The small, high-velocity mixer is extremely simple and delivers adequate fuel whether the tank is full or almost empty, and without a fuel pump or even a check valve in the fuel line.
The engine has an aluminum piston, overhead valves and the flywheel incorporates an efficient blower to cool both the engine and the DC generator. Some models even had a mercury-cooled exhaust valve.
Crankcase vapors are re-circulated through the mixer, and a crankcase ventilation valve creates a vacuum that prevents oil leakage around the shaft. This is pretty sophisticated engineering for a unit designed in the 1915 to 1920 era.
The DC generator also doubles as a starter motor, drawing power from the battery bank. This eliminates the need for a separate starter and flywheel ring gear. Charles Kettering and his associates deserve our admiration for the Delco plant, and for their many other contributions.
My thanks to you and Wayne Sphar for the very interesting article.
Dave Borchert, 47804 State Highway 22 Kasota, MN 56050
Trojan Bucket Loader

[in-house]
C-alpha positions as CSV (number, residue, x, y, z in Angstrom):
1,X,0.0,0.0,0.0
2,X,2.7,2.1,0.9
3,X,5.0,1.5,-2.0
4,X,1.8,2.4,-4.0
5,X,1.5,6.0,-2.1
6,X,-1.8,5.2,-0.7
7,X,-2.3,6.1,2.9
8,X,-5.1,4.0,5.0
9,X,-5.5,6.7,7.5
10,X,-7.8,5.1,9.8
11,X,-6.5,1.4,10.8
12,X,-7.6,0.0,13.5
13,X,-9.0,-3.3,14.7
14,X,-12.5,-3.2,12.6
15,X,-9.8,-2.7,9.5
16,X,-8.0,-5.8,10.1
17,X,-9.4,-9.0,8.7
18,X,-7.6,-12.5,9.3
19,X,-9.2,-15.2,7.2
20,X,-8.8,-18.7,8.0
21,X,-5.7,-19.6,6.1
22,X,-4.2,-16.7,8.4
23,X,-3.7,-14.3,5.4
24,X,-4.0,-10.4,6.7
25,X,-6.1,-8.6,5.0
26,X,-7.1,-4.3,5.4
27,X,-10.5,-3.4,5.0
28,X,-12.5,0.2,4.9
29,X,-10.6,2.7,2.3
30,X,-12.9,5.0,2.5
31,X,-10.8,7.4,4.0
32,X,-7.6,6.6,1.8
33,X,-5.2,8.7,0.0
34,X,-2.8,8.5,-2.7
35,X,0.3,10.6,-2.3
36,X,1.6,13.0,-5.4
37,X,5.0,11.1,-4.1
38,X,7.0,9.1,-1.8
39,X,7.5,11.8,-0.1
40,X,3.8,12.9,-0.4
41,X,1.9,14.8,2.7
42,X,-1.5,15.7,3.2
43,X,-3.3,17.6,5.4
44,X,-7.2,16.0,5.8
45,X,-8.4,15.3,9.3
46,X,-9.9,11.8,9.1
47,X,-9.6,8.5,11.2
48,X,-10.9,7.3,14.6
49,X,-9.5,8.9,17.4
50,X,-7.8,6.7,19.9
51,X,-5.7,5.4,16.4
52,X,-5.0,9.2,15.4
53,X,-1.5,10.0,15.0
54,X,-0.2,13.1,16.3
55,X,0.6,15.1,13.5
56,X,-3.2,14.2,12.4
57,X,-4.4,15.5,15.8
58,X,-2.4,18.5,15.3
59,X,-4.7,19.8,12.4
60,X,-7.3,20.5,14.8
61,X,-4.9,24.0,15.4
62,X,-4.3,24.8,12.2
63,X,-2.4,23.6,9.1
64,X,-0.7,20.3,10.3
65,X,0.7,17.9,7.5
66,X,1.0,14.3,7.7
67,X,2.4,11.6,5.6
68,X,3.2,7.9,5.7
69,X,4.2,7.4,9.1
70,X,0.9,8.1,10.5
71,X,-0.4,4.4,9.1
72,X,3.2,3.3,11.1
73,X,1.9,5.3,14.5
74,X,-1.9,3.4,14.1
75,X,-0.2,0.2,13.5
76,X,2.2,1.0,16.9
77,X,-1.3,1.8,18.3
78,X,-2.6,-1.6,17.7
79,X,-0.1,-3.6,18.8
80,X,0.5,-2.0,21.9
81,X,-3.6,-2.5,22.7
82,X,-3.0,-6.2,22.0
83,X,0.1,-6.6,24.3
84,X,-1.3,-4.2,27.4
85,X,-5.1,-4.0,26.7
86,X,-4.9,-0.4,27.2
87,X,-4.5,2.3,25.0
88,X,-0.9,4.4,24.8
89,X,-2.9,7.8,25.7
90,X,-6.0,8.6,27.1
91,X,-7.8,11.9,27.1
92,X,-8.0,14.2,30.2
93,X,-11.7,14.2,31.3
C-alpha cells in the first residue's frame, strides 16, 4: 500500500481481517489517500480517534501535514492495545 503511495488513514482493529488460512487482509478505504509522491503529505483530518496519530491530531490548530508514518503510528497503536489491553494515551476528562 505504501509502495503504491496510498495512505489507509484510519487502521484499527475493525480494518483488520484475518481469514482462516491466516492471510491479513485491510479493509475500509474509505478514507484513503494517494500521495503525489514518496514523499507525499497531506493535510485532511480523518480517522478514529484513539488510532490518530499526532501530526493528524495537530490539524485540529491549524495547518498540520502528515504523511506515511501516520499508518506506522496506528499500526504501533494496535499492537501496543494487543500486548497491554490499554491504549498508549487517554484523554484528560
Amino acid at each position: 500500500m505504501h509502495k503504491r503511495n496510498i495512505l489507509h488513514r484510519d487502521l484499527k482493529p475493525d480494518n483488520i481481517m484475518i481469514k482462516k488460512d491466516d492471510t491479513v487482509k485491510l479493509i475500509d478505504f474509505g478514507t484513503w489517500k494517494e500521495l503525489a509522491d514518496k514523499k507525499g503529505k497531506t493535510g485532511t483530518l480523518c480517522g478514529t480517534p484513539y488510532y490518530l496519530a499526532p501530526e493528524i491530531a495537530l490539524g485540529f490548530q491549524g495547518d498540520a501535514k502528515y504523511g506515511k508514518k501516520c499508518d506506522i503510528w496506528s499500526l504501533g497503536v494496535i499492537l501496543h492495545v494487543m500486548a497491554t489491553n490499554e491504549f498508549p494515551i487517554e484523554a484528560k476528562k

Hello and greetings to the good folks at Gas Engine Magazine!
I thought I would drop you a picture of my daughter, Lisa, my new (first) grandson, Brandon, and myself aboard our restored 1958 Trojan bucket loader as four-day-old Brandon enjoyed his first ride around the farm. I call this picture 'Get them started young.' Here are a few FUN specifications.
Thanks for producing the best magazine on the planet!
Clay Blair, 387 Collins Road Ellwood City, PA 16117
8 lbs. 5 oz.
R&V Registry Update
I want to let Root & VanDervoort owners know that my e-mail address has changed. All information and inquiries for the Root & VanDervoort Engine Register should be directed to: email@example.com
If you're sending details by mail, include an International Reply Coupon, which is available at the post office. The registry can trade the coupon for an airmail stamp so you can get a response to your inquiry. With 670 members worldwide, the expense of running the register is increasing.
I am completely rebuilding the R&V Web site, which can be found at: www.oldengine.org/members /plowe/rv-engines/rvpage.htm
Peter Lowe, International R&V Registrar 9 Jamefield Drive Maclean, 2463 Australia
Send letters to: Gas Engine Magazine, 1503 S.W. 42nd St., Topeka, KS 66609-1265; e-mail: firstname.lastname@example.org